September 21, 2008


Andy Rutledge redesigns using the assumption that Obama will win the presidential election. Much hilarity ensues.

Do not fear these changes! Like other similar socialist leaders before him--Marx, Lenin, De Leon, Debs, Trotsky, Chavez, and others--Obama seeks to destroy only the most successful among us. You, as a member of the honorable and patriotic middle-class, will only benefit from these changes so that all Americans can enter the middle-class and all equally receive entitlement from our benevolent Socialist government.

But this is a design exercise! Don't be confused by the politically-charged statements you've read thus far. This sort of language appears in this article only by necessity, so that you, the designer, can fully grasp the scope and context in which we'll be working in this redux exercise. As designers, we need the whole picture in order to do our best work. And since media coverage of this year's election works to obscure the whole picture, it is important that for purposes of our exercise here we look beyond what the network media outlets report.

For example,

Note how past cliches of patriotism are now replaced with far more compelling images. Nothing can inspire as the resplendent likeness of our charismatic leader and the epitome of Socialist solidarity: a single red star. The tagline for the site is also appropriately changed. Yes, a powerful and contextually appropriate beginning to this page.


[via Andy Rutledge : Design View]

December 19, 2006

Survey (still)

Thanks to everyone who has responded to the Workspace survey. The data so far is fascinating and wide ranging. I'll keep the survey online for the next several weeks in case anyone else wants to participate.

In early January, I'll revise and re-launch the survey to reflect any interesting issues that emerge from early analysis of the data. It struck me that the survey might be a useful start-of-semester exercise for writing/design classes, as a way to get your students to talk about the diversity of ways they structure their work, and about how writing/design might fit into those structures. (I'm planning on including this exercise in the first-year comp textbook I'm currently working on.

Although I'd be glad for more student input on the survey, If you don't want to require your students to participate in the research feel free to download the questions and just distribute/discuss them locally with your class rather than ask them to submit their results to me. I can also email you the questions in a Word or PDF document if you like.

December 09, 2006

Invitation (Favor): Workspace Survey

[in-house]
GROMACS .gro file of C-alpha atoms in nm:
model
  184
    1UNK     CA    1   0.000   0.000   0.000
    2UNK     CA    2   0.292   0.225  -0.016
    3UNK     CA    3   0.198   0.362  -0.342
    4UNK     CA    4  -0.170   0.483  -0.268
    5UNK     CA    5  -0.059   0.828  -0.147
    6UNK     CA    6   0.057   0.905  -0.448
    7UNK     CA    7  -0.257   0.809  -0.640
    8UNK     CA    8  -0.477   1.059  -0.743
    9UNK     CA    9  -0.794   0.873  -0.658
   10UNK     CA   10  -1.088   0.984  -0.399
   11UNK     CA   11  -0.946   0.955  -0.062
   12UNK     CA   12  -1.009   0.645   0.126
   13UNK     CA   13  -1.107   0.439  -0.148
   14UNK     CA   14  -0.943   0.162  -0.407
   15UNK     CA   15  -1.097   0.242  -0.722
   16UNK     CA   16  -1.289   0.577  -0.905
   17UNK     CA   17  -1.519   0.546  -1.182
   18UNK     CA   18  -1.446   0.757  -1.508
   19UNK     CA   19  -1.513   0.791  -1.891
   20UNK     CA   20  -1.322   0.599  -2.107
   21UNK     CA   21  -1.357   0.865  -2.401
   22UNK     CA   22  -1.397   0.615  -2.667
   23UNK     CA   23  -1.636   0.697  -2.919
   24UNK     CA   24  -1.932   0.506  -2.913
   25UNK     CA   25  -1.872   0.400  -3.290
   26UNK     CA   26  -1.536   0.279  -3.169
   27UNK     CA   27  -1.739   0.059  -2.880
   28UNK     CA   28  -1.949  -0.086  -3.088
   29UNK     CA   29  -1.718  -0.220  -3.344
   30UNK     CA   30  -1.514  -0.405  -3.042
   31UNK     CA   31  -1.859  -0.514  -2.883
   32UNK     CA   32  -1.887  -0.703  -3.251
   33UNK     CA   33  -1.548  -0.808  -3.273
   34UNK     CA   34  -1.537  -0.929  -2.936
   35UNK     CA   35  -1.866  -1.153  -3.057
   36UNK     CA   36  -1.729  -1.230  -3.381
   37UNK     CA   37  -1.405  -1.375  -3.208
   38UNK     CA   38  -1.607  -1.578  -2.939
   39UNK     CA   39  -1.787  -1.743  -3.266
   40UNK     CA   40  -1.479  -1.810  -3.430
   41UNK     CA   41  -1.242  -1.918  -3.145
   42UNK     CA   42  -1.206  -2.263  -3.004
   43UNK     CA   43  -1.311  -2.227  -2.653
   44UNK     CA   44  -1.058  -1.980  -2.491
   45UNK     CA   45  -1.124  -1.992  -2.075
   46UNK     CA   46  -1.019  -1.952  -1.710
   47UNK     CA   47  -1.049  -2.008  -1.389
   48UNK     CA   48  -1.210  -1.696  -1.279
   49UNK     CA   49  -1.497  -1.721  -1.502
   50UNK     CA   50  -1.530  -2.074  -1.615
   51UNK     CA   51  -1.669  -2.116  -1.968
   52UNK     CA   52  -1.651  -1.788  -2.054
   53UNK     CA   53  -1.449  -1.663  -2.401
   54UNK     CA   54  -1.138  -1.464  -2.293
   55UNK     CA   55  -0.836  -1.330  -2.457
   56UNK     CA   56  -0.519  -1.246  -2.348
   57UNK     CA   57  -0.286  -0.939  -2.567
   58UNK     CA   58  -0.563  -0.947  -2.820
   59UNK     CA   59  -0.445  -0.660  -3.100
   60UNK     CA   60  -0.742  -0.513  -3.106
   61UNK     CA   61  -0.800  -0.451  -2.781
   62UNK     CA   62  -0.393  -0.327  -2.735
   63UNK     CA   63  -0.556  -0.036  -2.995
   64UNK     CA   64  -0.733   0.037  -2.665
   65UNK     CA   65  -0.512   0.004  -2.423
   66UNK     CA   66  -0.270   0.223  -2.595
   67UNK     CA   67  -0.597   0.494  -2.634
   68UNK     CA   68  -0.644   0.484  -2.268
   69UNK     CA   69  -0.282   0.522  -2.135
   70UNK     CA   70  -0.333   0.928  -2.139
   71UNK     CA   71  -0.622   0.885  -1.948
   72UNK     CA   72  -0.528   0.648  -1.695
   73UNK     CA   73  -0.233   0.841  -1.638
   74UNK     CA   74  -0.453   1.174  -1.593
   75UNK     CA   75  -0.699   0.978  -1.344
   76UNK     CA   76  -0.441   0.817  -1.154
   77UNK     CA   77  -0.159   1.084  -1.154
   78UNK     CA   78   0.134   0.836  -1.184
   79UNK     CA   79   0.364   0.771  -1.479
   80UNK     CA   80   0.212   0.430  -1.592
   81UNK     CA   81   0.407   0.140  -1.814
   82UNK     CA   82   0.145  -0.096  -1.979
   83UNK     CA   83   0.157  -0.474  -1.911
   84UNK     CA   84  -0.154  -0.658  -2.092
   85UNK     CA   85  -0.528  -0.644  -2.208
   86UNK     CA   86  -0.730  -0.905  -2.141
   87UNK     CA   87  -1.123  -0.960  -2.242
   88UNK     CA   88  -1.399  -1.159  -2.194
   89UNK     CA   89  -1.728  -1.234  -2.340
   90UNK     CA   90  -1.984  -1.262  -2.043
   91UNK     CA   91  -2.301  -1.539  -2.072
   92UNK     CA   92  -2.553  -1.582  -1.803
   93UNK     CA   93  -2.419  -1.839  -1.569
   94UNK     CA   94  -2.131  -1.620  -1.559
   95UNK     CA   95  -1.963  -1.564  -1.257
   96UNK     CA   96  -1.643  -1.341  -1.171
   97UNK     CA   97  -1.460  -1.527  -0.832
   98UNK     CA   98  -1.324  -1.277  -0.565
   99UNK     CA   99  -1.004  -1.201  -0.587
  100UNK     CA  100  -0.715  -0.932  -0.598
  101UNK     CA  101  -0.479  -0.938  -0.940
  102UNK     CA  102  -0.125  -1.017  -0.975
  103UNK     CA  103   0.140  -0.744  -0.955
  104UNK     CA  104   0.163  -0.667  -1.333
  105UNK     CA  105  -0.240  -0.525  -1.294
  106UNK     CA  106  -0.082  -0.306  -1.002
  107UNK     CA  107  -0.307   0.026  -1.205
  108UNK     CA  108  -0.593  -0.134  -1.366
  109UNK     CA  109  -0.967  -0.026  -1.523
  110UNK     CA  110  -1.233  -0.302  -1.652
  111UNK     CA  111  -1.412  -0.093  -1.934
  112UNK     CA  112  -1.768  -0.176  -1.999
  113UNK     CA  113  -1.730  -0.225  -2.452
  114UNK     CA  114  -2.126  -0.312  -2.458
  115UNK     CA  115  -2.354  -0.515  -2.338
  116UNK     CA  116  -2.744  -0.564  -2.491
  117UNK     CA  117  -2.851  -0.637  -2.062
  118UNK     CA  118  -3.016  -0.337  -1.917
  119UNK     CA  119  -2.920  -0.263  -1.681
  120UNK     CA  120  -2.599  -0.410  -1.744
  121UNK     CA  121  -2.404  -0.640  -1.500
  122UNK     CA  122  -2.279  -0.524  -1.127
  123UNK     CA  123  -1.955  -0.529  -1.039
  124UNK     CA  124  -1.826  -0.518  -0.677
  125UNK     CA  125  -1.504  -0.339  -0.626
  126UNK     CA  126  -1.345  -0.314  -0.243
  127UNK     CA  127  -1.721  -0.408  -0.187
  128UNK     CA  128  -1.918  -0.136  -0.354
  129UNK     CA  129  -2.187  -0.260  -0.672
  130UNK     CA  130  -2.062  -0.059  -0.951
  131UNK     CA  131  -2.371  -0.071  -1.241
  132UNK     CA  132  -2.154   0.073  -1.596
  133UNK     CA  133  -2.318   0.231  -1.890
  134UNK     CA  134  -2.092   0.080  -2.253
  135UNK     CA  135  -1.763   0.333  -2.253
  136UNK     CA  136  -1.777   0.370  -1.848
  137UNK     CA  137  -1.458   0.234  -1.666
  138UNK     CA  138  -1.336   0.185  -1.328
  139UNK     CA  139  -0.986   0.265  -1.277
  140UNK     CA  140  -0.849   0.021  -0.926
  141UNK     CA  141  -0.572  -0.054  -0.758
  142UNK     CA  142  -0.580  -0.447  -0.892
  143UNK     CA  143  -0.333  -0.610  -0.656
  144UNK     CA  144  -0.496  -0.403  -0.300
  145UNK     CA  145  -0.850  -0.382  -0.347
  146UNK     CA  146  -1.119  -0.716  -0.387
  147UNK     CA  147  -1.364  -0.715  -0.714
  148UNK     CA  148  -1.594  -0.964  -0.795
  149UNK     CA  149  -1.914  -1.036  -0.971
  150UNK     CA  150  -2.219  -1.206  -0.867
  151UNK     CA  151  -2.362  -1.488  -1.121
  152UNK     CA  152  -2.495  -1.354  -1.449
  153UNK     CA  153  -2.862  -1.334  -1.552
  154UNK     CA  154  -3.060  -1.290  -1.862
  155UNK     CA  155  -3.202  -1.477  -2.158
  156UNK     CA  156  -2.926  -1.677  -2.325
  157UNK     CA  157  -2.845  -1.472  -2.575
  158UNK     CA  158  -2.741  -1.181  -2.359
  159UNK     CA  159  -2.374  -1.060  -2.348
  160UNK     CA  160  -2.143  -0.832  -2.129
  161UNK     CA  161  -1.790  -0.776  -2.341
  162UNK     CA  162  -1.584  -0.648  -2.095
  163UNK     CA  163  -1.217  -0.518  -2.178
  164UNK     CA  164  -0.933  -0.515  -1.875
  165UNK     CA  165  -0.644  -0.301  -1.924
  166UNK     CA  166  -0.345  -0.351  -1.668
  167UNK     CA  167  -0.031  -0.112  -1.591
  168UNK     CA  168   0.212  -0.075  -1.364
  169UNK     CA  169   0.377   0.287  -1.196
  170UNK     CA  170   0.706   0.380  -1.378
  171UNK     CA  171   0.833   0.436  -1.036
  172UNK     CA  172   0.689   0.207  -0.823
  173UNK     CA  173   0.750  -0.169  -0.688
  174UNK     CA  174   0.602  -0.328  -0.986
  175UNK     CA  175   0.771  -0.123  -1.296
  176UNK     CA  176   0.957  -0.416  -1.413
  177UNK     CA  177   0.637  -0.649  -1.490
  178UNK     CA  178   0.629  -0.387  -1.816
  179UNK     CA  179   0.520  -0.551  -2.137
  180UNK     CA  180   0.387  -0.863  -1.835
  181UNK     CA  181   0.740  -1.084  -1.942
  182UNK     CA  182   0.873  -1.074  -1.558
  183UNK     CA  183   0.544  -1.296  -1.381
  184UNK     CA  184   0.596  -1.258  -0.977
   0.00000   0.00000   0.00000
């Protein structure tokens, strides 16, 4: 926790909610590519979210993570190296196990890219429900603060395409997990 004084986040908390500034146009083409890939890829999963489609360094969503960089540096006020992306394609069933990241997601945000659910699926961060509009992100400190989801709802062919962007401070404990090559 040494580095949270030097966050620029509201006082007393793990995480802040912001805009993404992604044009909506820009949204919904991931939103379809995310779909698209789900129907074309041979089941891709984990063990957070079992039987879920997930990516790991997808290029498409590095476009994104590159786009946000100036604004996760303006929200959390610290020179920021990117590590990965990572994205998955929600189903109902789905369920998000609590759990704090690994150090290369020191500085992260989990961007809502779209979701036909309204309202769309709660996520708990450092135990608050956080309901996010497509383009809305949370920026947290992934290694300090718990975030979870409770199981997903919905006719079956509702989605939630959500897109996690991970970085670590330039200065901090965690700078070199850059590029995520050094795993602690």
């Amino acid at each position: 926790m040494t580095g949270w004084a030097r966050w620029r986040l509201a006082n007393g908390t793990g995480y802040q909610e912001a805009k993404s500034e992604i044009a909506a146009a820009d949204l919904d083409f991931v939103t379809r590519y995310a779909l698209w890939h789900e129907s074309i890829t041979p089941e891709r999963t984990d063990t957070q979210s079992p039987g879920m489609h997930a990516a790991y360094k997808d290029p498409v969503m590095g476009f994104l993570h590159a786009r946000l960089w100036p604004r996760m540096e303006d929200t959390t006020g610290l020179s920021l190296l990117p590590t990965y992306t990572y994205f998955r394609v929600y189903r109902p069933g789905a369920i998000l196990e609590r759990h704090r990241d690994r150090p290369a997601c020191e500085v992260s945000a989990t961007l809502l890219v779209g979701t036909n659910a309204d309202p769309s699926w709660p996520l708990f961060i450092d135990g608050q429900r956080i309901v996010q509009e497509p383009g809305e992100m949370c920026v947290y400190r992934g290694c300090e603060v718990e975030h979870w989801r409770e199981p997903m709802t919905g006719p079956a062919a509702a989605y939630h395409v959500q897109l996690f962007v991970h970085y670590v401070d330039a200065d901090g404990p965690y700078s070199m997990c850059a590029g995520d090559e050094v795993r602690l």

Update: Hold off on completing the survey for now. I've gathered a handful of responses, and there's what appears to be a minor bug in how one section of the data is written. I'll try to chase the specifics down and fix it in the next day or so. If you've already completed the survey, thanks much. I can still use the data you submitted, but it involves moving cells in Excel around by hand to compensate for the bug, so I want to avoid having too much additional data written until I fix it.

After I address the glitch, I'll re-post the survey and open it to wider participation.

I'm beta testing a survey on workspaces that asks participants to provide me with information about how they interact with and construct the spaces they work within. This isn't ready for broad dissemination yet—so don't post the URL to lists or discussion boards or ask classes full of your students to fill it out—but if you're interested in helping me out and have 15 minutes or so to spare, you can take the survey between now and early next week. (You can spend more than 15 minutes answering the questions if you like, but 15 minutes should be enough to get you through the main survey.)

The survey includes (a) an anonymous three-part section with open-ended and multiple-choice questions about your computer setup and the physical spaces around it as well as (b) a non-anonymous portion that asks you to send me screenshots and/or digital pictures of your workspace (and opportunities for followup questions via email later). You can fill out either section, or both, depending on how much time you have to put into this.

If you have feedback on the survey itself (things you like/hate/etc.), you can either email them to me directly at or by posting comments here on the weblog.

Once I've beta-tested the survey, I'll make any adjustments necessary and then post a message here to announce it's wider availability, if you'd like to pass my request for input on to a wider audience.